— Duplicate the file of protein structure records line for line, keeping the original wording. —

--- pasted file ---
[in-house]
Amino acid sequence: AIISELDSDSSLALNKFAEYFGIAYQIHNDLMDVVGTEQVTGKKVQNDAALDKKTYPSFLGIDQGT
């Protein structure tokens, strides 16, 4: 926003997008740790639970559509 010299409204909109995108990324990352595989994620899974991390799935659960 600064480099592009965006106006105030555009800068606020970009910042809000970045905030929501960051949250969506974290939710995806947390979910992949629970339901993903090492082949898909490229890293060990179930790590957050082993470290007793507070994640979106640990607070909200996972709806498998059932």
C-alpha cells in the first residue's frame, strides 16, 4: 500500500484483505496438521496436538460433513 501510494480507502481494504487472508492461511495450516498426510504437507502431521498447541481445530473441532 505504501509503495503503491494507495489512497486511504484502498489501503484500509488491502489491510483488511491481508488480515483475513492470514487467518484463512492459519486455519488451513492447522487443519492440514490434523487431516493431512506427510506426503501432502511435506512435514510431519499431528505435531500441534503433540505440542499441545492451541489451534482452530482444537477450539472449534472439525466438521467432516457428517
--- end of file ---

[in-house]
Amino acid sequence: AIISELDSDSSLALNKFAEYFGIAYQIHNDLMDVVGTEQVTGKKVQNDAALDKKTYPSFLGIDQGT
């Protein structure tokens, strides 16, 4: 926003997008740790639970559509 010299409204909109995108990324990352595989994620899974991390799935659960 600064480099592009965006106006105030555009800068606020970009910042809000970045905030929501960051949250969506974290939710995806947390979910992949629970339901993903090492082949898909490229890293060990179930790590957050082993470290007793507070994640979106640990607070909200996972709806498998059932």
C-alpha cells in the first residue's frame, strides 16, 4: 500500500484483505496438521496436538460433513 501510494480507502481494504487472508492461511495450516498426510504437507502431521498447541481445530473441532 505504501509503495503503491494507495489512497486511504484502498489501503484500509488491502489491510483488511491481508488480515483475513492470514487467518484463512492459519486455519488451513492447522487443519492440514490434523487431516493431512506427510506426503501432502511435506512435514510431519499431528505435531500441534503433540505440542499441545492451541489451534482452530482444537477450539472449534472439525466438521467432516457428517